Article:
2.3.3 Leaf elongation rate

From 36 selected wheatgrass plants in the 6 permanent closures installed in the pasture (6 plants per closure), 2 tillers per plant were marked with wire rings(14) and a homogeneity cut was made, leaving 2 cm of height remaining at the beginning of the season (September). Next, in the cut-off dates established in Year 1 and Year 2, the total length of green lamina (GL) per tiller from the ligule to the distal end of the lamina or to the border of the senescent area(14) was measured with a graduated ruler in the expanded leaves. Finally, the leaf elongation rate (LER) between dates in was determined by the quotient between the difference in leaf lengths (LL) in the lapse of two successive measurements and the days elapsed.

2.3.4 Soil moisture

At each closure of the pasture and grassland and by cut-off date, a soil sample was collected with a manual cylindrical drill at a depth of 20 cm and was packed in a plastic bag to determine the soil moisture by dry mass using the gravimetric method(21). In the laboratory, the collected wet samples were weighed with a digital scale (Brand: OHAUS, accuracy: 1 g). It was then dried in a forced air stove at 60 °C to constant weight to determine the dry mass and then estimate the moisture percentage using the formula: wet weight - dry weight/dry weight ×100.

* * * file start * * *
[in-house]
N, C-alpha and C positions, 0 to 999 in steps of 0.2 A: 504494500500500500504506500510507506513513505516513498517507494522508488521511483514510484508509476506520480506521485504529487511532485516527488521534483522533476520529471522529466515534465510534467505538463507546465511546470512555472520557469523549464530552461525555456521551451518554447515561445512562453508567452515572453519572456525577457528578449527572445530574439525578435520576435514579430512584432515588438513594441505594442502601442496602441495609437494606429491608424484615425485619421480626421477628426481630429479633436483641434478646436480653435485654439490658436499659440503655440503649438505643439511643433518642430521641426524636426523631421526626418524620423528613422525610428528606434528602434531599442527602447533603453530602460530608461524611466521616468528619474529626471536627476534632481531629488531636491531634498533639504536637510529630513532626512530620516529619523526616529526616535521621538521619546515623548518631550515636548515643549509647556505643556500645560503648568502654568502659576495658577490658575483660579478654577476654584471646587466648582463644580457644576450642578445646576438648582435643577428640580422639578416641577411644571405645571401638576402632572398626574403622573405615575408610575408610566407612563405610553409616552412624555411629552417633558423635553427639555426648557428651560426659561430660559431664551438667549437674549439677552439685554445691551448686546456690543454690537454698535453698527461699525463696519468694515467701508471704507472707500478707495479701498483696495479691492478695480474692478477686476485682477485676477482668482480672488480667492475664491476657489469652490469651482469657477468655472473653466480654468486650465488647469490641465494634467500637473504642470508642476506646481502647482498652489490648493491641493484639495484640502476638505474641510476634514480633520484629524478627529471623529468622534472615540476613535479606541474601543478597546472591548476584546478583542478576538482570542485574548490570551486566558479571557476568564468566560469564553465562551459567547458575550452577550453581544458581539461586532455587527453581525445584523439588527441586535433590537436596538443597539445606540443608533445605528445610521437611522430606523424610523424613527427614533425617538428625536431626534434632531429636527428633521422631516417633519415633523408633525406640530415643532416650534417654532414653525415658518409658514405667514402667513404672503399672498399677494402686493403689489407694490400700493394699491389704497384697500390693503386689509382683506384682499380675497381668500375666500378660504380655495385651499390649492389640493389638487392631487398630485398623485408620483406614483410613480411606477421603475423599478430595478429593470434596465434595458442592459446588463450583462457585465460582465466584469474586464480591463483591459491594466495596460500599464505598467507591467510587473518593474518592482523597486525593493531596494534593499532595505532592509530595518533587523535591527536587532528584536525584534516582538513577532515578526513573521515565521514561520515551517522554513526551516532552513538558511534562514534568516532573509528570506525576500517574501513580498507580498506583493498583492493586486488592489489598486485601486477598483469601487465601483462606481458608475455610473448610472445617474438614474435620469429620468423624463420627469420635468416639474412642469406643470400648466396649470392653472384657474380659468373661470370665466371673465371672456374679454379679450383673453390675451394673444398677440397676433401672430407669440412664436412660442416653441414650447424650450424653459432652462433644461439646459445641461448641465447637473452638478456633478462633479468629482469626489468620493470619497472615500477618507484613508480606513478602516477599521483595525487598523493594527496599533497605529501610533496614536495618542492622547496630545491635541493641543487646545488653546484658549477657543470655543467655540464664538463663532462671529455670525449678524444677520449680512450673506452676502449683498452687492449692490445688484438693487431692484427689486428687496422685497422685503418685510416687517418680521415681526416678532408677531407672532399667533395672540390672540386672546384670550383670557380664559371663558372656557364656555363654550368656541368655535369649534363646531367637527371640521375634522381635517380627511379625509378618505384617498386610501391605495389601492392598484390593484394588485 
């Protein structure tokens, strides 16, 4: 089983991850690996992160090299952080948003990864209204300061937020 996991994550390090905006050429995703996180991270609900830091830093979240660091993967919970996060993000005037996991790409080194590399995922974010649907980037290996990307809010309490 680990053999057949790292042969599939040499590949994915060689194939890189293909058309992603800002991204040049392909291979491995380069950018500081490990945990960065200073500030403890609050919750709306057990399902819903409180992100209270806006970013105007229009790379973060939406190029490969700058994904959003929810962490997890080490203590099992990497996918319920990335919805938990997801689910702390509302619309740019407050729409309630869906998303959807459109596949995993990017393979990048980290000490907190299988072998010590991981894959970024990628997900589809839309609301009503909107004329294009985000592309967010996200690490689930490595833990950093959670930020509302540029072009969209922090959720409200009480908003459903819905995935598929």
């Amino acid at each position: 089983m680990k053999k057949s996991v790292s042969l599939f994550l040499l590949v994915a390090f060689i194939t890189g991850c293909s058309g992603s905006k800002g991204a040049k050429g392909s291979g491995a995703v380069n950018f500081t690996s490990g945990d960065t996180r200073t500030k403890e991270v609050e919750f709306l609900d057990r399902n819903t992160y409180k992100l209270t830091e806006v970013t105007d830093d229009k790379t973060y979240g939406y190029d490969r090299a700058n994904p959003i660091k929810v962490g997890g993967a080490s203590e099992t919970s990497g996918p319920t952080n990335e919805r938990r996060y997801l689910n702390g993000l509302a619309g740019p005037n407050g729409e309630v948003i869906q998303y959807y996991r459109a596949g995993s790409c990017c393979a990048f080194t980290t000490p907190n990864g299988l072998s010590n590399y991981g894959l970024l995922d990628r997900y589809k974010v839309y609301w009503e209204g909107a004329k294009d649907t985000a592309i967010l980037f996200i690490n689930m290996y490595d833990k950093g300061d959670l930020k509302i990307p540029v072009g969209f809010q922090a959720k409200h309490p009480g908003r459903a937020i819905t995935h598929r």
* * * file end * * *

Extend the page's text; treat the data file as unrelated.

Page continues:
2.4 Experimental design and statistical analysis

The AAB of pasture and grassland was analyzed using a 2×2×5 factorial arrangement, i.e. Forage Resource (FR, Fixed Factor; Pasture and Grassland), Year (Fixed Factor; Year 1 and Year 2) and Date (Fixed Factor; October, November, December, January and February). The factorial arrangement was included in a completely randomized design with 6 and 3 repetitions in pasture and grassland, respectively. The results of each experimental unit represented by each pasture and grassland closure and characterized by mean of 2 frames (sub-samples) by closure were subjected to an analysis of variance (ANVA) using the mixed procedure of repeated measures analysis (ProcMixed, SAS) according to the following model:

y = µ + FR + Year + Date + FR × Year + FR × Date + FR × Year × Date + Error